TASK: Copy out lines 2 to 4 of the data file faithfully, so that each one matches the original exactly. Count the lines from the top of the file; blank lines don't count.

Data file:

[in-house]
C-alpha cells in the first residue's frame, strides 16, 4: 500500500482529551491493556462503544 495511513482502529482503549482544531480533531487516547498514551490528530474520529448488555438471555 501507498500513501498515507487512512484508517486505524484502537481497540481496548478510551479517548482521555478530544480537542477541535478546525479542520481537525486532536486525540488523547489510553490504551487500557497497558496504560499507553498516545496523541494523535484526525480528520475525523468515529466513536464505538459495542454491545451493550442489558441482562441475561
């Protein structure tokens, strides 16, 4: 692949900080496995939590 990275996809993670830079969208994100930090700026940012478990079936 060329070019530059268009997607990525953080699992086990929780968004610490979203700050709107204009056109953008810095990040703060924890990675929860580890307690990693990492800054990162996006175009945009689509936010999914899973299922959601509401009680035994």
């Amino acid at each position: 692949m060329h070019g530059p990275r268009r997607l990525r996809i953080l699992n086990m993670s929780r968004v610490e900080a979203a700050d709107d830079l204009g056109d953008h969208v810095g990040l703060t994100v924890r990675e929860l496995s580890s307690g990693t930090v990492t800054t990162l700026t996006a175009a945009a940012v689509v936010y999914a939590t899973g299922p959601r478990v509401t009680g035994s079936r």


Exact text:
C-alpha cells in the first residue's frame, strides 16, 4: 500500500482529551491493556462503544 495511513482502529482503549482544531480533531487516547498514551490528530474520529448488555438471555 501507498500513501498515507487512512484508517486505524484502537481497540481496548478510551479517548482521555478530544480537542477541535478546525479542520481537525486532536486525540488523547489510553490504551487500557497497558496504560499507553498516545496523541494523535484526525480528520475525523468515529466513536464505538459495542454491545451493550442489558441482562441475561
């Protein structure tokens, strides 16, 4: 692949900080496995939590 990275996809993670830079969208994100930090700026940012478990079936 060329070019530059268009997607990525953080699992086990929780968004610490979203700050709107204009056109953008810095990040703060924890990675929860580890307690990693990492800054990162996006175009945009689509936010999914899973299922959601509401009680035994």
């Amino acid at each position: 692949m060329h070019g530059p990275r268009r997607l990525r996809i953080l699992n086990m993670s929780r968004v610490e900080a979203a700050d709107d830079l204009g056109d953008h969208v810095g990040l703060t994100v924890r990675e929860l496995s580890s307690g990693t930090v990492t800054t990162l700026t996006a175009a945009a940012v689509v936010y999914a939590t899973g299922p959601r478990v509401t009680g035994s079936r």